Though clouded in some locational mystery, I finally found myself in the Museum of Human Achievement (mentioned previously here) thanks to composer and percussionist Nick Hennies’s latest project CLOTS. The museum keeps a bit of a low profile, but I can tell you that it’s in a warehouse on the east side of Austin. Finding your way there is apparently enough of a check of your bona fides that, once you arrive for a show, you are given the option of becoming a museum member. If you choose to join, you can select from a few dozen handmade membership cards which are then further customized with your name, the day’s date, and your member number. Given that areas like the once fun, funky, and occasionally unpredictable south Lamar are now populated by row upon row of condos, it’s really nice to find a place that is the antithesis of the “Times Square Disneyfication” that is creeping through town.
CLOTS, created over a four-year period in collaboration with electro-acoustic musician/visual artist Sean O’Neill and designer/UT lecturer Clay Odom, was conceived as a “large scale interdisciplinary work that parasitically engages and encompasses the entire space of the venue.” The work was presented at the MHA as part of a week-long series of shows curated by Hennies and bookended by the CLOTS performances. Hennies et al. hoped to create a museum-like environment in which the audience members could move through the space and spend whatever amount of time they liked experiencing the art.
I attended the final performance of the week and, arriving a bit early, had a few minutes to survey the venue. Situated throughout the space were colonies of overhead projectors, some with their lamps pointed up to shine through thick translucent plastic sheeting, others projecting images onto the plastic. The sheeting was attached by guy-lines to the ceiling on the left side of the room, then fell across the floor of the stage, and rose again at a forty-five-degree angle on the right side of the stage, climbing over the entrance and terminating at the ceiling. Underneath and to the right of the rising plastic near the entrance was the first projector colony and to the left was an area featuring a lone kick drum tented by another hanging sheet. There was room for the audience to maneuver fully around all the created spaces.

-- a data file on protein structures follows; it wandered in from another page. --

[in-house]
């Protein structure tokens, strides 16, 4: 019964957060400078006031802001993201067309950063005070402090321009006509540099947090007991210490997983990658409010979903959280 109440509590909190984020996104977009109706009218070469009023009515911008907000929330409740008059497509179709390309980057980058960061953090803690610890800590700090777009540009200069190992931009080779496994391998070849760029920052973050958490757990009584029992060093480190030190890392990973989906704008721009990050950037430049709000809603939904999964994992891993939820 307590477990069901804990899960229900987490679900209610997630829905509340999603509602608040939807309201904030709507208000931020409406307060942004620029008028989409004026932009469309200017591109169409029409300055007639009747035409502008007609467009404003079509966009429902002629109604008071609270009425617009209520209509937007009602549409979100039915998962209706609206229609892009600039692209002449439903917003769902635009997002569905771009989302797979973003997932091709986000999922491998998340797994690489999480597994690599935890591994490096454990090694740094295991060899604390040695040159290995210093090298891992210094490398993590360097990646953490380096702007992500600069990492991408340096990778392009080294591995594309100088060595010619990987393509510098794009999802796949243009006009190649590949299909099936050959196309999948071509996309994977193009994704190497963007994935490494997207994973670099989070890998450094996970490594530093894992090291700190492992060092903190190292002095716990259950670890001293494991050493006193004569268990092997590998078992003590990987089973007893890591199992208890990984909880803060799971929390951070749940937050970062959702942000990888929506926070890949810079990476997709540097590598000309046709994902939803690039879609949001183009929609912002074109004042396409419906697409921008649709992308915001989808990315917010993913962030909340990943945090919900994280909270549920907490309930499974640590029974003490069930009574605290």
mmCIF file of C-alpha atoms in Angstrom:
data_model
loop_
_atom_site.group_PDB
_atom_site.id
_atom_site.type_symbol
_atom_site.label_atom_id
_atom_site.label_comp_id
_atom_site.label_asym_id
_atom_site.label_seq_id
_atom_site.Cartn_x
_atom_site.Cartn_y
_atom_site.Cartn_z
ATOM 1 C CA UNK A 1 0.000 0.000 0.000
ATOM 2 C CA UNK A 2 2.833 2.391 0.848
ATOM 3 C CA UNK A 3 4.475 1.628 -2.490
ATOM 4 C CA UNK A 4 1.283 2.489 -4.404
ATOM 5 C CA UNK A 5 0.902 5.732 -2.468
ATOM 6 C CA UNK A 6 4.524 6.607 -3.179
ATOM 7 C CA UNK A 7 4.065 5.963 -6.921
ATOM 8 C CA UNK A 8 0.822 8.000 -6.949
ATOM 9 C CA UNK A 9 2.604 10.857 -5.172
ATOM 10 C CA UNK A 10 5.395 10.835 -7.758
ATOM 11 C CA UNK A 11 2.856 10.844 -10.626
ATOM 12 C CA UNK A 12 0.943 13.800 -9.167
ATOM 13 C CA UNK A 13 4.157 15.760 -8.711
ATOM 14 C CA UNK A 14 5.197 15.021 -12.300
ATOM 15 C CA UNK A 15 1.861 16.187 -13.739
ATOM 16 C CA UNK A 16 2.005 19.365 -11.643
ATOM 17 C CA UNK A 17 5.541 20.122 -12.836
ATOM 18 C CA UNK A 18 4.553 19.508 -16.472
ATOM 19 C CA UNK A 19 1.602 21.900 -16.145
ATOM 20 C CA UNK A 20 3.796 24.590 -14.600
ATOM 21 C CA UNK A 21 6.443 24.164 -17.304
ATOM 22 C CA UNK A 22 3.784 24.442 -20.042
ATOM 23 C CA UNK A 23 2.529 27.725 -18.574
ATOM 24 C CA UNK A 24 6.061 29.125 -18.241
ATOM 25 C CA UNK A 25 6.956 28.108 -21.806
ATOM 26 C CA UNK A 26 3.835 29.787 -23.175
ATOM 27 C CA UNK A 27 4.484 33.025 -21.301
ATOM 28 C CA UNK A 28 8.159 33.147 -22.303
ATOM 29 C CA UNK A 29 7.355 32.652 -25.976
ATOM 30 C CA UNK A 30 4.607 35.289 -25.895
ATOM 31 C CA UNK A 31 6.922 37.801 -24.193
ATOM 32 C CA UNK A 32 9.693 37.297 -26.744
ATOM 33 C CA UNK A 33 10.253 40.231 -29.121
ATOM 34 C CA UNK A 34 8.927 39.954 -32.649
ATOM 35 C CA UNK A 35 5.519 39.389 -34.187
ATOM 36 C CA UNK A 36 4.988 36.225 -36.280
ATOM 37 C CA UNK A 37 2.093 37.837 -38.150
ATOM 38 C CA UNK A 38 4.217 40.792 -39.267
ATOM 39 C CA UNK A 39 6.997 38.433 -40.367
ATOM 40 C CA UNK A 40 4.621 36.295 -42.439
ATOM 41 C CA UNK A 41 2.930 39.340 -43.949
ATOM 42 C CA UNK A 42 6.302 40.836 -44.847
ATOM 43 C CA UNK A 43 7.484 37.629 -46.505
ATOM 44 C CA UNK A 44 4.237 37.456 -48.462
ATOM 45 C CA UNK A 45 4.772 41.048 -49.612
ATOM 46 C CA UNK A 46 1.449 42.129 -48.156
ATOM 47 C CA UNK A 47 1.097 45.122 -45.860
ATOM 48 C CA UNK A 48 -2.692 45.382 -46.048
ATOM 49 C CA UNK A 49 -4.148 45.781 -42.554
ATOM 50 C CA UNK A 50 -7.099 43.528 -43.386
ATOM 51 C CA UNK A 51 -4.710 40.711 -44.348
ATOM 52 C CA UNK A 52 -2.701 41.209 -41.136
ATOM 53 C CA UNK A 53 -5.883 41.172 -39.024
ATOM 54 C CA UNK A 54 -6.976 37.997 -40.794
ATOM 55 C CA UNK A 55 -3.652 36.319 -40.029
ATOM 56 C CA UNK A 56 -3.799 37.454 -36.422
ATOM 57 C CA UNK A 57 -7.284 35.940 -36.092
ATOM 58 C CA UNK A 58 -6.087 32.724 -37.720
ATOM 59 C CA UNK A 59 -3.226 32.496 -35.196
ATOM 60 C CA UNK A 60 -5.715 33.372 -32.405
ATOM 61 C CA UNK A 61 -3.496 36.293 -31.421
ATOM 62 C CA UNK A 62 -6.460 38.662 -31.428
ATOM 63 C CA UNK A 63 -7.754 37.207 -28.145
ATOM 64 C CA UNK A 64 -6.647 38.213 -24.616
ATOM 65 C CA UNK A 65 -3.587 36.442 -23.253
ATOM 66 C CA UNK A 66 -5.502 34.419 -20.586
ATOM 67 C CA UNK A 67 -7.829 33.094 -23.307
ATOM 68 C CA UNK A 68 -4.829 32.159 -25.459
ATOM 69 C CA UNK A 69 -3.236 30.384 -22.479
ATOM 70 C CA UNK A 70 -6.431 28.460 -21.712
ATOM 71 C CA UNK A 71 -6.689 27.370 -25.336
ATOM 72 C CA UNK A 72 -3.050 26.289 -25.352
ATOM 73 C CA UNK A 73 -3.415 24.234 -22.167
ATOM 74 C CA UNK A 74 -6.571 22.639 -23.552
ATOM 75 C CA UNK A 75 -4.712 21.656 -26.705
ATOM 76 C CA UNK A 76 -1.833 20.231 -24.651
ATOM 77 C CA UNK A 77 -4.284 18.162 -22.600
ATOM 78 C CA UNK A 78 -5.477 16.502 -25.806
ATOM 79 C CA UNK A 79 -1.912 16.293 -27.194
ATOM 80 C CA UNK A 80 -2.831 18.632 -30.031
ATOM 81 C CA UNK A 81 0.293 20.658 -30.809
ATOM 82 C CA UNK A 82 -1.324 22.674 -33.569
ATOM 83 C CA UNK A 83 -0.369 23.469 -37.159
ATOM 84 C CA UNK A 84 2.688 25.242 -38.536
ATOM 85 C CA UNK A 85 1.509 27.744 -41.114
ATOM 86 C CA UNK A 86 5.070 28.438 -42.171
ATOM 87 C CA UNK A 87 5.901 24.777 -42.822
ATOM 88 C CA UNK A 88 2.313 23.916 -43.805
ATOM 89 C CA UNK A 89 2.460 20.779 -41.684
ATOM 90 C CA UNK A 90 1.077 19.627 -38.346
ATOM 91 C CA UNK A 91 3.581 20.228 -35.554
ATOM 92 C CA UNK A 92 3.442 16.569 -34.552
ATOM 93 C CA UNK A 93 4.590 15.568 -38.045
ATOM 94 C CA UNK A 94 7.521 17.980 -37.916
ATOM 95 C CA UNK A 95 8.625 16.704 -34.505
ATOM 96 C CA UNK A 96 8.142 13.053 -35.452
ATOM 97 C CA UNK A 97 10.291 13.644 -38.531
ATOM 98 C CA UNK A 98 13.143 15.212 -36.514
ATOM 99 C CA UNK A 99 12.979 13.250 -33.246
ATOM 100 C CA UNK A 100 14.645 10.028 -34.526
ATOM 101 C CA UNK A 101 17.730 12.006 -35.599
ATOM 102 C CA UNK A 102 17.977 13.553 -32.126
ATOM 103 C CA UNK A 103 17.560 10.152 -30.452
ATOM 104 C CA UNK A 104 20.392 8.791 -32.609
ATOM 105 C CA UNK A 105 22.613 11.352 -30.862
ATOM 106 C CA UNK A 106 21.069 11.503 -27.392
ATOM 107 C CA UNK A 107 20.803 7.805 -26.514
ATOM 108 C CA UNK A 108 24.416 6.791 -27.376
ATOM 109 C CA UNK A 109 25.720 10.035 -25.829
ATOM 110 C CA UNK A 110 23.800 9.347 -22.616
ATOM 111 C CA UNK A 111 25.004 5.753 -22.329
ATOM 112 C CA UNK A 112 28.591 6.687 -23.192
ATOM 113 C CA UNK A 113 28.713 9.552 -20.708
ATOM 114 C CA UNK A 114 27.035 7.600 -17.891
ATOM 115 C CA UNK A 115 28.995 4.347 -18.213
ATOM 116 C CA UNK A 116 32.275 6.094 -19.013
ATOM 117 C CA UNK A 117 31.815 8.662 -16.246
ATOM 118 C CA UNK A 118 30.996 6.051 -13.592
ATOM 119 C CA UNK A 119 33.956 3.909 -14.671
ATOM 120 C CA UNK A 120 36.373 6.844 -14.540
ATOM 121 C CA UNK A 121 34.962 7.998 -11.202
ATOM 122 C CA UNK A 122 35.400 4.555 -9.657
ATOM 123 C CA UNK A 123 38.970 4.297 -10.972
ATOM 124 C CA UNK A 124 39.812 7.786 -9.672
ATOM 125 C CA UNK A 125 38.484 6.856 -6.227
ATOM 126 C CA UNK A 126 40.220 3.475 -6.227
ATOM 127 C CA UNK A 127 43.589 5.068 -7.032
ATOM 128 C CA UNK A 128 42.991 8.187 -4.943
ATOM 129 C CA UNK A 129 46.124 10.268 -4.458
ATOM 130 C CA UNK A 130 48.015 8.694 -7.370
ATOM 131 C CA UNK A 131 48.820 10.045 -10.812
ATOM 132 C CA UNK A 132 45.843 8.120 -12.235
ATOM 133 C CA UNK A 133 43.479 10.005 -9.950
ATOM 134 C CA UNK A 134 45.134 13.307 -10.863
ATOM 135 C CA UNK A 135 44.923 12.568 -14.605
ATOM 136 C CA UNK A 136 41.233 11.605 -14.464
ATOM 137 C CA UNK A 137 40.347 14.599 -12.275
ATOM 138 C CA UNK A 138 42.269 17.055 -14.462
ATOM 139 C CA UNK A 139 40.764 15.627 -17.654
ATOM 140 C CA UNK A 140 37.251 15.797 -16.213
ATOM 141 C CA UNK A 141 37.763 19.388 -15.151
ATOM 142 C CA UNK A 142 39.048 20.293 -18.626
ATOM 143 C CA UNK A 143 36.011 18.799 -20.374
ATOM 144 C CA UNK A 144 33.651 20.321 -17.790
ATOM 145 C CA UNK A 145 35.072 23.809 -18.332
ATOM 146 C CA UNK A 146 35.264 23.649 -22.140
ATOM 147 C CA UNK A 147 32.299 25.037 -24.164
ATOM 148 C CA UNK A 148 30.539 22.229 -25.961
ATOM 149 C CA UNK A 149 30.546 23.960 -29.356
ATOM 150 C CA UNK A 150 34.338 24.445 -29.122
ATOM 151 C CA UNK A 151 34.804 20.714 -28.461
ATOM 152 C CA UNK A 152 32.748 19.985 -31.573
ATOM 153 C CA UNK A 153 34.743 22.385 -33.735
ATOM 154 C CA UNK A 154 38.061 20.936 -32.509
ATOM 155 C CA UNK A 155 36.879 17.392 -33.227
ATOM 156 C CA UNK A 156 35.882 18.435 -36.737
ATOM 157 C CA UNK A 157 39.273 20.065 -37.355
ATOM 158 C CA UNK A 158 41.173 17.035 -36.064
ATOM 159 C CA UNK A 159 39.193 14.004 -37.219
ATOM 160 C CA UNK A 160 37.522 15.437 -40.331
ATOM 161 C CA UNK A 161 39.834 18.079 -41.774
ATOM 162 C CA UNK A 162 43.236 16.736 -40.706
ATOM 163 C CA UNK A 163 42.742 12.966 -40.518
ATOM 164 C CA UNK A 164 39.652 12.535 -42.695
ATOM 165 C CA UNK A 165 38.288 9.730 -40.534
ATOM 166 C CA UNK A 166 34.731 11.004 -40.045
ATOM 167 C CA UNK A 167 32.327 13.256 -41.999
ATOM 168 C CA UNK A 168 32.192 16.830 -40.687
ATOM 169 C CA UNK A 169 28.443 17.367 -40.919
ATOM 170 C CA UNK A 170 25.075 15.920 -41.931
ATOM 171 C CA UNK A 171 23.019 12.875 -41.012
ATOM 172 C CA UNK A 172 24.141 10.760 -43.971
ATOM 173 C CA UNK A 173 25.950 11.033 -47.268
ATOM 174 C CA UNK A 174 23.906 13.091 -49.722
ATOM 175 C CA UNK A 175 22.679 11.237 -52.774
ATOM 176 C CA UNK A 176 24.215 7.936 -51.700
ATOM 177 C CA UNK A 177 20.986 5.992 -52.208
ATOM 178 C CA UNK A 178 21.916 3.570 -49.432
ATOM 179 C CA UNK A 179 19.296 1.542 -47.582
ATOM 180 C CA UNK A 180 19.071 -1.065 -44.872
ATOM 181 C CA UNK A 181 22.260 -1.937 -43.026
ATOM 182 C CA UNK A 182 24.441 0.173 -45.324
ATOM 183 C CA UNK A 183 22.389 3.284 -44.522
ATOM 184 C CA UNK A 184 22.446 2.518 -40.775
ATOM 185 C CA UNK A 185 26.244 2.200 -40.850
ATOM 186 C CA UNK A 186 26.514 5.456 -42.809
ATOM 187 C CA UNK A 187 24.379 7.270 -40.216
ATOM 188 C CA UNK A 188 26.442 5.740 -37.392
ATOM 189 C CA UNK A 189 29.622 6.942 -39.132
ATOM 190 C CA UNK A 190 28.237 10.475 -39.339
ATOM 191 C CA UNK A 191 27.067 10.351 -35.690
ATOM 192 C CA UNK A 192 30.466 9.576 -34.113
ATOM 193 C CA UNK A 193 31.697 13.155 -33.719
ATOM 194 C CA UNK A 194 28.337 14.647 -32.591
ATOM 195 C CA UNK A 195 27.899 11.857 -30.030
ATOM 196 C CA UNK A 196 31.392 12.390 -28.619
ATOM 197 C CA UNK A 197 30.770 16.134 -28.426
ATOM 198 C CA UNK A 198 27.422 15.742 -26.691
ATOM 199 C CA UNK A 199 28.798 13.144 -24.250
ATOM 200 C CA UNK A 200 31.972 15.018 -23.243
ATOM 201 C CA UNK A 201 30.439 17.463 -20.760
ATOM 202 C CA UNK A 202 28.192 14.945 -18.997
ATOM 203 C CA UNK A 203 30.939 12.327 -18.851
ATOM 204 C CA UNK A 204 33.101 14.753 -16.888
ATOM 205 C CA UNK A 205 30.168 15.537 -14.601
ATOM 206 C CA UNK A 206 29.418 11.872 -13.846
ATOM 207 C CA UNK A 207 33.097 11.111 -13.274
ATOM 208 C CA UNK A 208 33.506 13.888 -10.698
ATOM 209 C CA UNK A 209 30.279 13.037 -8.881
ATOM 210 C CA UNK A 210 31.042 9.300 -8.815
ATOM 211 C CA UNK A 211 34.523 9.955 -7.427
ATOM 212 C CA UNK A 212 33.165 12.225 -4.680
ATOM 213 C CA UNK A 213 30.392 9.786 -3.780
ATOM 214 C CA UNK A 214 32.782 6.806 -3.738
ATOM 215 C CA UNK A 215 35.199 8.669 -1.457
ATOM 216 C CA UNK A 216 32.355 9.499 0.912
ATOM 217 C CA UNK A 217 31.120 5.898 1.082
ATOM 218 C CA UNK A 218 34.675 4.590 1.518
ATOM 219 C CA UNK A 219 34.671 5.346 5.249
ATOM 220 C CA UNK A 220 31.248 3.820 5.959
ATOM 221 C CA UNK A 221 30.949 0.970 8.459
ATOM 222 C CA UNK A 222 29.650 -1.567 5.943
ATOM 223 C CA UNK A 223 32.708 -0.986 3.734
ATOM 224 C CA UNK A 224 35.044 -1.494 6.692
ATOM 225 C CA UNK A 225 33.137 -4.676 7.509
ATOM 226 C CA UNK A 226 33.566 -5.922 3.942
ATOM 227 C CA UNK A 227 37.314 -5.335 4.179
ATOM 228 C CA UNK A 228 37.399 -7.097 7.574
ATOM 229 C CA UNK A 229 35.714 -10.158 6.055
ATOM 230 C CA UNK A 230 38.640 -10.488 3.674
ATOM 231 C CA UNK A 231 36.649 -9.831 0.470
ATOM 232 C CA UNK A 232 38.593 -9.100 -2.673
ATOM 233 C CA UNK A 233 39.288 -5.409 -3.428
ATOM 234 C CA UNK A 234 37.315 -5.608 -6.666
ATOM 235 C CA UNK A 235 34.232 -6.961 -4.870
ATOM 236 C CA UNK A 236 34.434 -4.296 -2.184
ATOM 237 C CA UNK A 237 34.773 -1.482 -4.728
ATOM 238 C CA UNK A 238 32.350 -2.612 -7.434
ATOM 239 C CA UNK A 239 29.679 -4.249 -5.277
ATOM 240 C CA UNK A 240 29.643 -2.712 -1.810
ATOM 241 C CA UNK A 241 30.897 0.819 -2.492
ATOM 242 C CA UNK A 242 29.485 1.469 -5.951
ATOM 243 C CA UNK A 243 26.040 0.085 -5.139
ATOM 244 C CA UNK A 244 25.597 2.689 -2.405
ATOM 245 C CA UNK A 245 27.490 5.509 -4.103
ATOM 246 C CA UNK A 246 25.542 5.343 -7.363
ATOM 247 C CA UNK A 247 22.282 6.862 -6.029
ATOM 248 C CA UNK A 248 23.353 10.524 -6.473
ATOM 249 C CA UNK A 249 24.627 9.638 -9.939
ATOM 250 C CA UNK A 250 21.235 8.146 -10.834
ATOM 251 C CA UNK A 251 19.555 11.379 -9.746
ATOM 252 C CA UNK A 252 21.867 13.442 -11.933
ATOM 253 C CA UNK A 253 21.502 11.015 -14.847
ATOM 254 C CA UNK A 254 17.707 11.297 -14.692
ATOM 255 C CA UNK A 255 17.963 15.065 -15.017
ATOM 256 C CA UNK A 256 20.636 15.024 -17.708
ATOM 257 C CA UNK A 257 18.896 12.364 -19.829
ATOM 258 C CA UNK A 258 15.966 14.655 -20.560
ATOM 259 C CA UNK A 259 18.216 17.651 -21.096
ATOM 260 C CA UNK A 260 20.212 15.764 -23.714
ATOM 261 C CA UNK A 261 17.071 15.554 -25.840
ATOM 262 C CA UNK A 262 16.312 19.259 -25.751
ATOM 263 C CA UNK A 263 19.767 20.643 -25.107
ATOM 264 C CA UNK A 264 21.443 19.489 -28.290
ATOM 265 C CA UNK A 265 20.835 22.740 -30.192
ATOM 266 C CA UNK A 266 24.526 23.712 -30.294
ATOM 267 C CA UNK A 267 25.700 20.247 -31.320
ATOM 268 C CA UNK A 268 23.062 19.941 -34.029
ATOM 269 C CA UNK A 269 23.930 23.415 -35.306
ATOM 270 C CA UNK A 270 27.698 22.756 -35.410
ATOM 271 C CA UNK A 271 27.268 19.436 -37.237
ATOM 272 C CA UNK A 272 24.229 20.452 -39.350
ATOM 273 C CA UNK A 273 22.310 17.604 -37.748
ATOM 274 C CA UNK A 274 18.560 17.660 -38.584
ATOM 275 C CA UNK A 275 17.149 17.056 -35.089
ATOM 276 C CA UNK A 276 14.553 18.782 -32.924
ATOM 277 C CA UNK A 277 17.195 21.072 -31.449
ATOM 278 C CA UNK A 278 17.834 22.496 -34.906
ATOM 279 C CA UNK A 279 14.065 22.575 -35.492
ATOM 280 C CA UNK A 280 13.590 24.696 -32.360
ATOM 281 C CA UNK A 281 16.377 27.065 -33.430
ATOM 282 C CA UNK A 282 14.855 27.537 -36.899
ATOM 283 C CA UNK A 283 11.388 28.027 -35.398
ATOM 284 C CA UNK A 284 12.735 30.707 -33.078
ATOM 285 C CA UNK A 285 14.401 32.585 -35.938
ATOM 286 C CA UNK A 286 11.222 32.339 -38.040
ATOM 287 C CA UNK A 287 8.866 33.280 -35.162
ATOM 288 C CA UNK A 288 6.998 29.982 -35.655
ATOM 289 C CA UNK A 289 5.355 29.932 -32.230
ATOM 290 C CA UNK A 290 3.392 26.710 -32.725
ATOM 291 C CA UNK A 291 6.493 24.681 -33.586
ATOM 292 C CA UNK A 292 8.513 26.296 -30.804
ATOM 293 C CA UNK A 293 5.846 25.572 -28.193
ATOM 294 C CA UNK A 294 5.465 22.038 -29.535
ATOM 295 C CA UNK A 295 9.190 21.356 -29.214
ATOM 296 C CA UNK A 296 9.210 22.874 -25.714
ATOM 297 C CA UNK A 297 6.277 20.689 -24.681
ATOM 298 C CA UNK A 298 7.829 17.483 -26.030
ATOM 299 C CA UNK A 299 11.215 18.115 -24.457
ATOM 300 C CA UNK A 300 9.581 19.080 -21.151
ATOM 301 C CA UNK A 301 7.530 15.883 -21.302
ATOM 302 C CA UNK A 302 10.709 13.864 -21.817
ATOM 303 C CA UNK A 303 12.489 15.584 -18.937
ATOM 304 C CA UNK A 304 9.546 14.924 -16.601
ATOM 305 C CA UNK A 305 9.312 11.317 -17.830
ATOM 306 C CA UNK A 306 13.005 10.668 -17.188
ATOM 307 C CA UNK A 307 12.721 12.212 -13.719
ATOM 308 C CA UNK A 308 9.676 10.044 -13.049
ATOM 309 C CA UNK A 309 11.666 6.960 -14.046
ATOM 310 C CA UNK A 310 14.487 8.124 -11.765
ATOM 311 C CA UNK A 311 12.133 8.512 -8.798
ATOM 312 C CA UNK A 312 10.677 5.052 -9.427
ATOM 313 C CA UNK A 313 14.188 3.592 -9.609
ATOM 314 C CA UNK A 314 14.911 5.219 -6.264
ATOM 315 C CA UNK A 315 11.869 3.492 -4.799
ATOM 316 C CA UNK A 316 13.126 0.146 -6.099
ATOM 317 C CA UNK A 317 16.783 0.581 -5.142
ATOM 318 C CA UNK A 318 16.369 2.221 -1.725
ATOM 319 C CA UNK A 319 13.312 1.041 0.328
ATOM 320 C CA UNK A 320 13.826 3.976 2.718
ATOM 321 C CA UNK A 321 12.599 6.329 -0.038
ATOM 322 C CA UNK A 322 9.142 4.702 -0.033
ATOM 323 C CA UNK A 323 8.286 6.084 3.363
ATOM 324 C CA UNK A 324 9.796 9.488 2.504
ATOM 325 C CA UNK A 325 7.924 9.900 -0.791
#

The audio didn’t start with a downbeat as much as it sort of rumbled awake. A drone peppered with metallic filigree whirled around via several speakers situated throughout the space, and after a few minutes Hennies made his way to a vibraphone located in the middle of the stage. A small projector next to the vibes was rigged with a camera pointed into its light source. This image was then projected onto another sheet behind Hennies as he performed. Hanging from a frame above the vibes were several “chimes” built by Travis Weller. Looking every bit like giant metal clothespins, each chime roughly corresponded to a bar on the vibes and had a contact microphone attached to it. Hennies began to play a short, syncopated, repeating figure which only lasted about five seconds, and as the mallets moved from the equally tempered vibes to the differently tempered chimes, wonderfully rich combination tones resulted. I say “differently tempered” as I don’t know what system Weller used, but those guys were separated by just enough cents to make things nice and wobbly. As this figure was performed, people circulated through the space while others set up camp on the chairs and benches. For twenty minutes at a time (the amount of time one is instructed to perform transcendental meditation) Hennies would play the figure. When this time elapsed, he would move to the bass drum, take two beaters, and perform a long quiet roll while sitting cross-legged behind the drum, his head inclined and nearly touching the drum head. This sound was felt more than heard, and after several minutes Hennies would return to the vibes to begin the cycle again, all the while accompanied by the visual and aural electronics surrounding him.
While the various curtains of plastic, lights, and projectors served to frame the space and direct attention, the seating arrangement also played a significant role. Putting a few benches in front of the performer might have been intended as a waypoint for weary travelers, but in the context of a performance they were a magnet (maybe this is where they “clot”?) and focal point, or at least a place to view the focal point. The point is that people who might have had a more circulatory experience ended up planting themselves for large chunks of time and watching Hennies. This is not necessarily a bad thing, but in speaking with patrons who had been to the opening CLOTS performance, a few commented that some modest changes in the show (including chair placement) had a significant impact on their experience. No one said it was better or worse, but it was interesting to hear that something as simple as seating design could have such an effect.
Despite the invitation provided by the benches, the most compelling element of the show was the degree to which the audience could choose their own experience. While there is a difference between sitting in the tenth row at an orchestra concert and hanging out with the grad students in the third balcony, the performance is still essentially the same. However, a trip to a museum can be different things to different people. You might walk through the whole place or spend an hour fixated on a single work, and these two possibilities played out among the audience members throughout the CLOTS show. And whether they sat, stood, or strolled, all participants experienced a show that, like its venue, was an example of what makes Austin a great place to see new art.